Energy plans worry Honeyford, Republicans

OLYMPIA - The Republicans in the Washington State Senate are concerned about new energy recommendations being proposed during the coming legislative session.

The recommendations come from Gov. Christine Gregoire's climate action team.

The proposals are called "job-killing environmental measures that have never been proven to reduce energy costs or protect the environment," Sen. Jim Honeyford of Sunnyside wrote in recent correspondence as the ranking Republican member of the Senate's water, energy and telecommunications committee.

The Governor's team's recommendations reportedly include taxes limiting the number of miles people can drive, without considering those who must drive certain distances for work or for trucking companies.

That's according to Sen. Jerome Delvin, R-Richland, a member of the climate team. Delvin wrote a minority report calling for changes in the approach to dealing with climate issues.

Delvin says the recommendations will cost state citizens and businesses a "small fortune." He suggests instead that the state offers incentives for using transit and electric or hybrid cars.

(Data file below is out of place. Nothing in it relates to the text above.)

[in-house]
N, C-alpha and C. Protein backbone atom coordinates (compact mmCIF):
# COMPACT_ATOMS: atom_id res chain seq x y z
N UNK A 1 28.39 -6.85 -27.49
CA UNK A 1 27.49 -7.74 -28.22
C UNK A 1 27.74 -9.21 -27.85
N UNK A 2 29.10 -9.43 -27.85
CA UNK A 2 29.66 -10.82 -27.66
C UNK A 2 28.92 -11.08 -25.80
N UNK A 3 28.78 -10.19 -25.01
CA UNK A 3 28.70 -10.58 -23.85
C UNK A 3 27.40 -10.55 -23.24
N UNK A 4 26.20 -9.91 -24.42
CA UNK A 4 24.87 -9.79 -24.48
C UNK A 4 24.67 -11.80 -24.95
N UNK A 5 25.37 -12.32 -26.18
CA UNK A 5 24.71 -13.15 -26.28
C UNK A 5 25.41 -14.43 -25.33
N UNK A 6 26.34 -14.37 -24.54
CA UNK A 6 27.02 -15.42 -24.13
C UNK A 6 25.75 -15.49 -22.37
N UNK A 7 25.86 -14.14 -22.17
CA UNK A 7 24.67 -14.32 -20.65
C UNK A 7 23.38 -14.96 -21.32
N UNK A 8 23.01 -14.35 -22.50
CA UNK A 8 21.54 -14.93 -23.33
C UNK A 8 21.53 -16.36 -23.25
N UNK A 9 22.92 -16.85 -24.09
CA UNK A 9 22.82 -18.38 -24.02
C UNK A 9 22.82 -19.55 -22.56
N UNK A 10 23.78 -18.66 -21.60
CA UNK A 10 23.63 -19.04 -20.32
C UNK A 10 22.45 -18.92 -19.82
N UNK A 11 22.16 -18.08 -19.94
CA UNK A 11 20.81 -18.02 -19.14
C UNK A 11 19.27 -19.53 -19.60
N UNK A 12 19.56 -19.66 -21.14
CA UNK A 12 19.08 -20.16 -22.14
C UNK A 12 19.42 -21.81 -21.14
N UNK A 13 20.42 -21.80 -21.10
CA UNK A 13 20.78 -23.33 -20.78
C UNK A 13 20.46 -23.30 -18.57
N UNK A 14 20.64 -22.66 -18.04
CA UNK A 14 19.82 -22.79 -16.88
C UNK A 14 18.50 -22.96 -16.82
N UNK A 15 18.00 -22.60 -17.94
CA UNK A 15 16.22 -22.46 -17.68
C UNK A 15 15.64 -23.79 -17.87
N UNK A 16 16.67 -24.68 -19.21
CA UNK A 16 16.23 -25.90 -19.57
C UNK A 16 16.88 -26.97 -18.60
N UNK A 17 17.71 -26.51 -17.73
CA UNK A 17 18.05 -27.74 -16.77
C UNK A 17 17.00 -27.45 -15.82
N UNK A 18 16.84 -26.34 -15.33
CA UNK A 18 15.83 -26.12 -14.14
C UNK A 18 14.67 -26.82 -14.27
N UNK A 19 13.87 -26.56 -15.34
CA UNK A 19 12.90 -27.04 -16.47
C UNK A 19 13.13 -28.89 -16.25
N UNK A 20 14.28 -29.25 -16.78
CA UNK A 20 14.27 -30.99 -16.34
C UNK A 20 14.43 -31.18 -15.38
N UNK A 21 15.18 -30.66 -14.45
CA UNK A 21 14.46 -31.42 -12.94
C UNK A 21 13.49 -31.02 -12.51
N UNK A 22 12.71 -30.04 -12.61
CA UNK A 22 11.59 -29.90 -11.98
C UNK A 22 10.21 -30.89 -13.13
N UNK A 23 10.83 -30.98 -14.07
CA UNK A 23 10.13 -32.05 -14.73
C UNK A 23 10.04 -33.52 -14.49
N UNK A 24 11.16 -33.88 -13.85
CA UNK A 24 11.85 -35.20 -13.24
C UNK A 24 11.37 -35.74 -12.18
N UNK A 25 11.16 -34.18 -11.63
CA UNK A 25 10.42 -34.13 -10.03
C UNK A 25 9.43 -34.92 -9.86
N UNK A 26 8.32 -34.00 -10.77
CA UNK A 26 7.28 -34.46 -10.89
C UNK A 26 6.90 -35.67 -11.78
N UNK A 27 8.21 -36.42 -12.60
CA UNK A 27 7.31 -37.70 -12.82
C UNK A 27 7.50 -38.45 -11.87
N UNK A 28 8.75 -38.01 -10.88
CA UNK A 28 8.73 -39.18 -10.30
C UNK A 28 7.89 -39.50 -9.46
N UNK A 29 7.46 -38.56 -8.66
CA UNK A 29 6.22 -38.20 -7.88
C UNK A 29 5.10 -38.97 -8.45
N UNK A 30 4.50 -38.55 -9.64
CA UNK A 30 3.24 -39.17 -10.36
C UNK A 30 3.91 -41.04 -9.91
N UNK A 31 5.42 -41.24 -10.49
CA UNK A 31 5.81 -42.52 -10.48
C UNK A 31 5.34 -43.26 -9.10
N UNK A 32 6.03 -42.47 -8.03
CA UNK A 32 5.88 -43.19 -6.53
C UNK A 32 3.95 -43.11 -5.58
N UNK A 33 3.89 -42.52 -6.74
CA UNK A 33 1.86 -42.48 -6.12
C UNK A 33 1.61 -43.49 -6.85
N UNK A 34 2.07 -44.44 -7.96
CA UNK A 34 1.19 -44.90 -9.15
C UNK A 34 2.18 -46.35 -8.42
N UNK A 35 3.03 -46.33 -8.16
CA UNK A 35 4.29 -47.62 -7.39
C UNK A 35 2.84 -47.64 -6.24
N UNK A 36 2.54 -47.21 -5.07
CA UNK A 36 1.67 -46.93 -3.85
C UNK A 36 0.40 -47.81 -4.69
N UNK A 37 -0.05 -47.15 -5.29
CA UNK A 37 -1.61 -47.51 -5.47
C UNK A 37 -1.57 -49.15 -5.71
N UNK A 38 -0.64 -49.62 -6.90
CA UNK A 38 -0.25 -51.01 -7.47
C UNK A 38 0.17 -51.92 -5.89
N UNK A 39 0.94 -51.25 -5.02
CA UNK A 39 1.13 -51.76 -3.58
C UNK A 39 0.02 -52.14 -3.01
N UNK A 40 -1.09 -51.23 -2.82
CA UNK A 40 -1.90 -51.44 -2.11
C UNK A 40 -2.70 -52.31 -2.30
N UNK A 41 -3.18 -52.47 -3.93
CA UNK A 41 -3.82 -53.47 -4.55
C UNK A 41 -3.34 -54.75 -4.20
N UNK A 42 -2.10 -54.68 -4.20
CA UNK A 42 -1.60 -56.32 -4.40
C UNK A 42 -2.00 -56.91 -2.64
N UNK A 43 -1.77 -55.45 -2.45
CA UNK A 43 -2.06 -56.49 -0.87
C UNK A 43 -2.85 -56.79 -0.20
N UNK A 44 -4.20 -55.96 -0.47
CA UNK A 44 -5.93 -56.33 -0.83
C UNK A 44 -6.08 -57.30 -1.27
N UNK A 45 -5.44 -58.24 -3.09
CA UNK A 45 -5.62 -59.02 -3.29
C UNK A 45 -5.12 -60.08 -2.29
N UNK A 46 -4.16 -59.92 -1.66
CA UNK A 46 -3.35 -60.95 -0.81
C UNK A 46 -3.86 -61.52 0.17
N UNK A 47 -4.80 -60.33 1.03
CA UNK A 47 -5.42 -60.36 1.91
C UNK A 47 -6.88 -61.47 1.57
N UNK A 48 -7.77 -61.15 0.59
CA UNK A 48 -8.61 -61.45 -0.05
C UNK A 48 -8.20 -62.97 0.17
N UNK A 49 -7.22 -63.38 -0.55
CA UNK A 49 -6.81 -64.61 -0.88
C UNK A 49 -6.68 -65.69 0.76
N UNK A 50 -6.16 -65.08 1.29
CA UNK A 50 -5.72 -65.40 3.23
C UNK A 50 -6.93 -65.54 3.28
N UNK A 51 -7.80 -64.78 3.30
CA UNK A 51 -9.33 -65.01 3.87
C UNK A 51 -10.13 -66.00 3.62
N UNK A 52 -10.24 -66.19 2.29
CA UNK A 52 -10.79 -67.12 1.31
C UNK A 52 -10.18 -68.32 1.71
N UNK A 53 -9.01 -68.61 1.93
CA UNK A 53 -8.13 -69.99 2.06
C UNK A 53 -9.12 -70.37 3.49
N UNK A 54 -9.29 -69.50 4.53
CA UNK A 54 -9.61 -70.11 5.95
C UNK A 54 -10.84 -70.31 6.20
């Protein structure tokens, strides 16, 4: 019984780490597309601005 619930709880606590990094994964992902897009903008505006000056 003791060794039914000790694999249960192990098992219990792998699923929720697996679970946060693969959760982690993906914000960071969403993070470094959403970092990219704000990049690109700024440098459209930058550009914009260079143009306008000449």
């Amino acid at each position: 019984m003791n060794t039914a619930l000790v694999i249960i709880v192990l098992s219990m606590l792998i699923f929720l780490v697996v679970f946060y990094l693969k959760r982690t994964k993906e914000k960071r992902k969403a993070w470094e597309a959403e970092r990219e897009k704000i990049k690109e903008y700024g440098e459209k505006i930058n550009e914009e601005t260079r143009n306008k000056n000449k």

Senate Republicans say they are also worried about other energy mandates on the horizon, such as a federal tax that may be put forward taxing dairy farmers $175 for every dairy cow due to methane gas emissions.

Another sticking point for Senate Republicans is a move by state inspectors to begin issuing tickets in the field for water quality violations. On-the-spot fines can range anywhere from $500 to $3,000.

Honeyford and other Senate Republicans did find some positive energy news, noting that algae may be the next "miracle bio-fuel." Research has shown that algae can be modified to produce fuels. It can also be blended into diesel and gasoline and perhaps eventually replace petroleum-based diesel and gasoline.

Algae apparently can also reduce carbon, as carbon dioxide emissions can be used as plant food to help grow algae.

That's the kind of energy ideas Senate Republicans say they can get behind.

"We Senate Republicans support environmental proposals aimed at promoting new technologies to increase energy efficiencies, reducing fuel and heating costs," Honeyford stated. He added that his colleagues seek energy and environmental proposals that help in "creating jobs, boosting national security and -- most importantly -- respecting individual choice and personal freedom."

The 2009 legislative session begins next month.

Senator Honeyford can be reached at 360-786-7684 or at


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